Let me welcome everybody and apologize for having to move our hearing yesterday. We found ourselves in the midst of some 20 or so roll call votes that we were having in the Senate. That made holding our hearing at the scheduled time impossible, and so we were able to reschedule it for this morning. I think we have a favorable prospect today, because we don't have a vote scheduled until almost 10:00 a.m., and then we have almost an hour available after that vote is taken.
Let me begin by welcoming our two guests.
Dr. Jose Pinera is a very distinguished man. He is a Harvard-trained Ph.D economist. He has played a fundamental role in changing the history of his country. His leadership as Minister of Labor and administrator of the Chilean social security system has changed not only the social security system in Chile, but has changed the entire economy and the lives of his people. So fundamental is this change that now a half-dozen other countries are in the process of instituting similar plans. Even China is looking at this system.
In any era, anyone who is public-minded wants to have a profound impact for good on behalf of the people he loves. We have someone with us today who has already accomplished that in his relatively short life.
We are also pleased to welcome before the Subcommittee today Mr. Mark Klugman, who was an official in the Reagan White House. In fact, as a Reagan speechwriter, Mr. Klugman helped write some of the great speeches of the Reagan era. Mark is the Director of the International Center for Pension Reform.
Our jurisdiction on this Subcommittee includes the broad range of issues involved with investment and securities. We are looking at the investment by Social Security, and by individuals who participate in that system, in the private sector. In that context, I thought it would be appropriate to consider the experience in Chile.
Let me make a short opening statement and then recognize Senator Rod Grams. And then, as our other colleagues come in, if they're here by the time Senator Grams finishes, we'll recognize them. If not, we'll go to the testimony.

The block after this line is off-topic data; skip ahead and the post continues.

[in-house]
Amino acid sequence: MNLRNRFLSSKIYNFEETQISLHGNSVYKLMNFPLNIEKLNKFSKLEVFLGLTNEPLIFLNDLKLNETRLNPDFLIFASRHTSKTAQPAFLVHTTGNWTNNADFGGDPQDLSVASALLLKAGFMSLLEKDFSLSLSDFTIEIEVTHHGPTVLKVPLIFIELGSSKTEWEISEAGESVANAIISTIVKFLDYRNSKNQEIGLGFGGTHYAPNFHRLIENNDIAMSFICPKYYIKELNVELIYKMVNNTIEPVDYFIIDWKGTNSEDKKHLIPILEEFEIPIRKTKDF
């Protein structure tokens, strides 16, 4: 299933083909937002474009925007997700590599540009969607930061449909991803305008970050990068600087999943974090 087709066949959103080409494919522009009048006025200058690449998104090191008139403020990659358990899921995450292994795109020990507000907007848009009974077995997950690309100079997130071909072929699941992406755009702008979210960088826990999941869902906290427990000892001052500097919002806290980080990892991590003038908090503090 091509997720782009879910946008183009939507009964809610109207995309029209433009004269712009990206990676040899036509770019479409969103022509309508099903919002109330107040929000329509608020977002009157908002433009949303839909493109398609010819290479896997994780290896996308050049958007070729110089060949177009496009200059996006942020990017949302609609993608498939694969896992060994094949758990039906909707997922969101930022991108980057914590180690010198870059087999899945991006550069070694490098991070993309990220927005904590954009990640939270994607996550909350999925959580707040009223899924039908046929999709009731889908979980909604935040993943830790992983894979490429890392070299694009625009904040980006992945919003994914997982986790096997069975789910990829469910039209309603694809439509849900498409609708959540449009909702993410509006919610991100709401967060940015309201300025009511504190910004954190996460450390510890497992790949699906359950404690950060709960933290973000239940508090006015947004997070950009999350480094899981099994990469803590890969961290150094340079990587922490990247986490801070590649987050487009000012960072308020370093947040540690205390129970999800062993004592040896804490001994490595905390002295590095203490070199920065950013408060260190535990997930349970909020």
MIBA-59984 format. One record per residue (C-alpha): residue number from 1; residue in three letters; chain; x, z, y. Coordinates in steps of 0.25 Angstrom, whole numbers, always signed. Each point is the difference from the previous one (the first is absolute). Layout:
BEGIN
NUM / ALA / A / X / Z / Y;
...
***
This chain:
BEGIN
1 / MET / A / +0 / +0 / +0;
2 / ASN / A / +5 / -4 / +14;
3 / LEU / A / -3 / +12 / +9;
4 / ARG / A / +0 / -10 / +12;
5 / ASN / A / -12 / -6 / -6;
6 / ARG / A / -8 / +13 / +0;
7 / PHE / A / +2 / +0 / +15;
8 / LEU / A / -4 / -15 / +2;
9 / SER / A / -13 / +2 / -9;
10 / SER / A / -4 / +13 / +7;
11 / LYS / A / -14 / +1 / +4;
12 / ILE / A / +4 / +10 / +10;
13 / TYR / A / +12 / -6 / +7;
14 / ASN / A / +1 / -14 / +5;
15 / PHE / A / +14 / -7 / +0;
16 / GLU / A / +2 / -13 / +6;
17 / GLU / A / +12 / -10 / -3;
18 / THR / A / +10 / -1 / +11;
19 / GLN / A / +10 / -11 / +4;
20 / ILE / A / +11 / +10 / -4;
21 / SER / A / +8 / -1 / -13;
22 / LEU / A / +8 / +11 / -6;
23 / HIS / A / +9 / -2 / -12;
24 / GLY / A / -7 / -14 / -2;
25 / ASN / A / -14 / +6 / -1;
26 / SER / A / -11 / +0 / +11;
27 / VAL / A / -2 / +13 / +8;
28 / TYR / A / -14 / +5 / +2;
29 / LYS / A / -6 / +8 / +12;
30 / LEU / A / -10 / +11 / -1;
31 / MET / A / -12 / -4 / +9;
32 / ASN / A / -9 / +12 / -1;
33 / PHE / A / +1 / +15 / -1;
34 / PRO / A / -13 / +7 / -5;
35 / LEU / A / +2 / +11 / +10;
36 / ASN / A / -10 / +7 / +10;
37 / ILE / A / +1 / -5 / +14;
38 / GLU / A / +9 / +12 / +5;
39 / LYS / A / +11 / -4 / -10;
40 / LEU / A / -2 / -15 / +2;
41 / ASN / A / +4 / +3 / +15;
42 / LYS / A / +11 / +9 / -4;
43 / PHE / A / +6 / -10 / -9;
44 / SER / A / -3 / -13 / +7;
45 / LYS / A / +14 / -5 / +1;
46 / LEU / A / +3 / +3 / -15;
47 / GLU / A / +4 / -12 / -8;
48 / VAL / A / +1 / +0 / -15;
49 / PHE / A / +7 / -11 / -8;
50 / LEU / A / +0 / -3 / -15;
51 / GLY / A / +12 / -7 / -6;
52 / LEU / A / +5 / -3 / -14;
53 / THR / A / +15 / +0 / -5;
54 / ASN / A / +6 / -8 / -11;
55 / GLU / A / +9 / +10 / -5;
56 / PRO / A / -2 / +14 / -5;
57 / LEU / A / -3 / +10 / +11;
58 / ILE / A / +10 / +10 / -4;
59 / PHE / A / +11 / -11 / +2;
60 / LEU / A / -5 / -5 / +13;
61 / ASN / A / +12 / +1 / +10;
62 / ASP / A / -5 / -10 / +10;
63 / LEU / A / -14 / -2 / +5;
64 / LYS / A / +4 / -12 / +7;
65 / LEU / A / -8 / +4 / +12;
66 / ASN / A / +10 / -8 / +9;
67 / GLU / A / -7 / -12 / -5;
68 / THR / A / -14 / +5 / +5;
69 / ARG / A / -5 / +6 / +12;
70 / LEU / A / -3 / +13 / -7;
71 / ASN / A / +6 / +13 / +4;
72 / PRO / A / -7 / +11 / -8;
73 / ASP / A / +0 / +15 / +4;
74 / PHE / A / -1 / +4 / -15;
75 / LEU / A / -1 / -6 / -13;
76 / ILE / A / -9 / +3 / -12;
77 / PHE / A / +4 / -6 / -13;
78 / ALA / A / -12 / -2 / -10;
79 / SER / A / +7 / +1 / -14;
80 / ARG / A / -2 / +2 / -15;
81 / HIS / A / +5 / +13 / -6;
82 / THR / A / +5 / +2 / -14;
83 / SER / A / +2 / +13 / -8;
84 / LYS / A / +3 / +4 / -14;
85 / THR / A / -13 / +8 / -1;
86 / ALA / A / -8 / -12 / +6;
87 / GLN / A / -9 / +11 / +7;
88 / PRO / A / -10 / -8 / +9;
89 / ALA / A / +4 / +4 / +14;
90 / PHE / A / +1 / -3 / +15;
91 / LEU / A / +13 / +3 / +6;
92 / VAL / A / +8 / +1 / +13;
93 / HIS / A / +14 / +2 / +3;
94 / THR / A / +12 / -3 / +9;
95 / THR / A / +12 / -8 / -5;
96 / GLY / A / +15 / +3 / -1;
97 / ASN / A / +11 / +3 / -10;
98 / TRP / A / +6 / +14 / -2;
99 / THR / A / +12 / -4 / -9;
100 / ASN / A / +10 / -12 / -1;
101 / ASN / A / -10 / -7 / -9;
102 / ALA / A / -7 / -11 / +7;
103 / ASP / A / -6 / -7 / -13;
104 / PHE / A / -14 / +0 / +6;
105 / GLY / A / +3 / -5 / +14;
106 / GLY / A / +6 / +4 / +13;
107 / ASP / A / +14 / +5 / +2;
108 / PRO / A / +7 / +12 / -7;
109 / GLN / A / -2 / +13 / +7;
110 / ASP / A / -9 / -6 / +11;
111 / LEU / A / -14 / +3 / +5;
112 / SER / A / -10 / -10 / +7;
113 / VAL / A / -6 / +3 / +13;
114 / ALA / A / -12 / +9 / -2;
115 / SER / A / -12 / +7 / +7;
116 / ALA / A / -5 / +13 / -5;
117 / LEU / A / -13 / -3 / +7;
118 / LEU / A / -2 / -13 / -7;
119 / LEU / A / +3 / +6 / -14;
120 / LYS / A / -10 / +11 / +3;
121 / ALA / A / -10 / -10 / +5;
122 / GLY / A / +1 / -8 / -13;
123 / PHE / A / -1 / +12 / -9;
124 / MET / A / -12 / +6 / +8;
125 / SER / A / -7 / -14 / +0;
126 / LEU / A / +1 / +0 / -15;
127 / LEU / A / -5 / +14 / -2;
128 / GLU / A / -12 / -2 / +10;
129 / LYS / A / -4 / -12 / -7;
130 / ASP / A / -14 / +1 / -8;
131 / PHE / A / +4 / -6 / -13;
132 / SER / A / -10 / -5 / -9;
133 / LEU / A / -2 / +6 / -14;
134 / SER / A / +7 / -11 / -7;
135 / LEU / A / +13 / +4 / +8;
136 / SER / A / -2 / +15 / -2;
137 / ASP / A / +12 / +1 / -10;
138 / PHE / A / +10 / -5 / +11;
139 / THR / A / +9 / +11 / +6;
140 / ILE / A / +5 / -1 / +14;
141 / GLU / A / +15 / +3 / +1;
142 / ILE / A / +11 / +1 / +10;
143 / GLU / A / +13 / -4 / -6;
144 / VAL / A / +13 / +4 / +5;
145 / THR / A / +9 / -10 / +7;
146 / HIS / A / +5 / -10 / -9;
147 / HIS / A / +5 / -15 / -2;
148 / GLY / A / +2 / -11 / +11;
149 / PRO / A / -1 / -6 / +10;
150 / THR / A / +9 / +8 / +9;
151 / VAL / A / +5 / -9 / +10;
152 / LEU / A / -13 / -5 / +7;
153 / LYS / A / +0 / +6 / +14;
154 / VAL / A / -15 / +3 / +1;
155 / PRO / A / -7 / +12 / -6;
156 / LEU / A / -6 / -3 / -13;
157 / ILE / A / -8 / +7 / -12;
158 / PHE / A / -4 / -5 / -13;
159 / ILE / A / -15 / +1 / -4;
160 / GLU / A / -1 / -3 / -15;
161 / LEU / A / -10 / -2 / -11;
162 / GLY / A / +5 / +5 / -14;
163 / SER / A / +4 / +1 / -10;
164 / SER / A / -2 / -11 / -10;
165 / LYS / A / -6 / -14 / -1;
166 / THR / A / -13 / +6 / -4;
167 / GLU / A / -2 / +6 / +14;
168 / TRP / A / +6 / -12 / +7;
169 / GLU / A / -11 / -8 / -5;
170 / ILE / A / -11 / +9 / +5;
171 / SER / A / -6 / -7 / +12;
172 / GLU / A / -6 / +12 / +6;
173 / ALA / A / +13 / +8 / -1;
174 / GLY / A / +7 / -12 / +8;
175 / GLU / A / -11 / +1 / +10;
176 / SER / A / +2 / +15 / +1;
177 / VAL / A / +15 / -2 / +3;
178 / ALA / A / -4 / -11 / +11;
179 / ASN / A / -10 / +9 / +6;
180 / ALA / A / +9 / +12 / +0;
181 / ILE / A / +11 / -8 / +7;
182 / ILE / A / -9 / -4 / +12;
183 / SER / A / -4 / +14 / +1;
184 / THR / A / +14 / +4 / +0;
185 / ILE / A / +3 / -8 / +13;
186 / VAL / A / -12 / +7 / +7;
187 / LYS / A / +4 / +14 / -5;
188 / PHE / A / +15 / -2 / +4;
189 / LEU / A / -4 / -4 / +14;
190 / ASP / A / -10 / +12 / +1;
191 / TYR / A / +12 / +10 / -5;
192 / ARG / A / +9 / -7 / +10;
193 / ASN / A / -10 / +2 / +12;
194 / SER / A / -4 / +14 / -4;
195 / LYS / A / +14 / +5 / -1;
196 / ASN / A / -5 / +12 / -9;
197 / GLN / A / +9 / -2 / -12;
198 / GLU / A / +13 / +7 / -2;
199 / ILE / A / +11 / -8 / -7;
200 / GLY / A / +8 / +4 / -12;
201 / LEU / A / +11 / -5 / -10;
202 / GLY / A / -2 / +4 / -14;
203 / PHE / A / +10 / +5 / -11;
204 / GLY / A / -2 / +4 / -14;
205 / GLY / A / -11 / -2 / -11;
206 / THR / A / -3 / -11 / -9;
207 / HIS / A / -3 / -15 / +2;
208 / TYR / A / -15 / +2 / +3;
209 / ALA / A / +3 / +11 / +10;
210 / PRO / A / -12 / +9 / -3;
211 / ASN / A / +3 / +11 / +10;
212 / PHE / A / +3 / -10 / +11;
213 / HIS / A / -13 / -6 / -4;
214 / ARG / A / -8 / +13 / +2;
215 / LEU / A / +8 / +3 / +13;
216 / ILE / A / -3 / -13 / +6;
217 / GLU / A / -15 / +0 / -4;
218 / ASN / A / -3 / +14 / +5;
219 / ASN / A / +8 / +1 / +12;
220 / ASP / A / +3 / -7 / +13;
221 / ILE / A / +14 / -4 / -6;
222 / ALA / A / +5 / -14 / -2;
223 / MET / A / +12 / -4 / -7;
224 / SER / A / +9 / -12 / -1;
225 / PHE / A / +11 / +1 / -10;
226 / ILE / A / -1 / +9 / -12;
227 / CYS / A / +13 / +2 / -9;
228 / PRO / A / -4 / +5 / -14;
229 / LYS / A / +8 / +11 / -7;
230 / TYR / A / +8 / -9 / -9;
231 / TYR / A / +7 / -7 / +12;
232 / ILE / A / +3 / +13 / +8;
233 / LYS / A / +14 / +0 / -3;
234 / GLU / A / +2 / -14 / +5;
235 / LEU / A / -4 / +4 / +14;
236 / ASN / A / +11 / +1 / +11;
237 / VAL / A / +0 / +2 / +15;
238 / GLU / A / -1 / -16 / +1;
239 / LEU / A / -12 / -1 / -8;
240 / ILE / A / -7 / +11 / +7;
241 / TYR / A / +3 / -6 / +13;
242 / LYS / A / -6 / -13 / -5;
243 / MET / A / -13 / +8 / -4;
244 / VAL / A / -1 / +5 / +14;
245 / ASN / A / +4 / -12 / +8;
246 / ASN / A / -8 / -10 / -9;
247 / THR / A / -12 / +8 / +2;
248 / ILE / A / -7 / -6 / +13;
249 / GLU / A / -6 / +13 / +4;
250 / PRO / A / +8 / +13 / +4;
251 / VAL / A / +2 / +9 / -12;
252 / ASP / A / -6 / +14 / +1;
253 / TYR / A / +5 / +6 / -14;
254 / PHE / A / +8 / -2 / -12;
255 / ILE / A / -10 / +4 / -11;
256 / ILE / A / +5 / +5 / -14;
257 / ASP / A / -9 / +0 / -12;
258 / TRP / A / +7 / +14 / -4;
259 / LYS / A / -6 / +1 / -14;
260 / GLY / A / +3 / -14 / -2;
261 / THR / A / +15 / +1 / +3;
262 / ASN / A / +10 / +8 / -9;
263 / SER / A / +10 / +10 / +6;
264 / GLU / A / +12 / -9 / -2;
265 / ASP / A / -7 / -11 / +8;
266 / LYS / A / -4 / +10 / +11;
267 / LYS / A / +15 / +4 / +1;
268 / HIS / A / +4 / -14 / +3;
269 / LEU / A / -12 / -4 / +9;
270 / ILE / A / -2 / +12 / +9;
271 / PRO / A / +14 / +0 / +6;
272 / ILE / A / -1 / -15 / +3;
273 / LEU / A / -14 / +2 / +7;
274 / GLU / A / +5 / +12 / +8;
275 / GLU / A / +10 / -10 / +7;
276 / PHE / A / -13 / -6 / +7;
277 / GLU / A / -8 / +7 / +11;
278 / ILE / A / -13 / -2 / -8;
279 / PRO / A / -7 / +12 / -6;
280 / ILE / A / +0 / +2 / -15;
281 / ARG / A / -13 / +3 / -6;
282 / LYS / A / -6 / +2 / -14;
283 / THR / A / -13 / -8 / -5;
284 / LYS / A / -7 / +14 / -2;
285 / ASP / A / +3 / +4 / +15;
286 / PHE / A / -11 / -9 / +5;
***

I'm very excited, Jose and Mark, about having you here. I think the story you have to tell about Chile is important for Americans to hear.
Our Social Security system is in deep trouble. We promised, beginning in the 1930s, a portfolio of benefits to Americans. We now have the Baby Boomer generation, some roughly 80 million people, who are racing toward retirement, beginning in 11 years. Unfortunately, for all practical purposes, we have not set aside assets to pay for their retirement.
Everybody agrees that something needs to be done to reform the system. But there is a common question that everyone uses as an excuse for not taking action: how do you deal with the transition problem?
As Dr. Pi¤era knows better than anybody else, that problem already exists. We have a contingent liability, an unfunded liability, of somewhere between $6 trillion and $10 trillion as a result of Social Security commitments already made. That debt is as real as if we had issued government bonds to the people who have claims against Social Security. In fact, part of any transition toward a funded, secure system would be to issue those bonds to the people who paid into the system, as Dr. Pinera did in Chile. This liability already exists. Only the way we keep the books of the Federal Government hides it, but in reality, the financial obligation is already there.
This very important transition process is something that we would like for you, Jose, to focus on today.
I am convinced that we are going to have to make similar changes in the United States. I think the sooner we make them, the better off we will be.
We know with absolute certainty that within a decade the cash flow in Social Security will turn negative. We know with an absolute certainty that over the next 25 years Social Security, as it is currently structured, will exhaust its assets. Our situation is perfectly analogous, as you have pointed out, to the Titanic heading toward the iceberg. And as you say so well, the question is, what are we going to do?
Where the crew of the Titanic might have turned their ship, with this system that we have, and the unfunded liability having fouled our rudder, the ship can't be turned. The pay-as-you-go system must fail.
So the question for us as we face the transition problems, as we confront the ultimate failure of the system, is, will it be easier to get the people off the ship into a safer ship before they hit the iceberg, or after, once they're in the water, having hit the iceberg?
I think the answer is clear.
So, Jose and Mark, I think your visit here is timely. We're very proud that you came to share
your views and experience with us.
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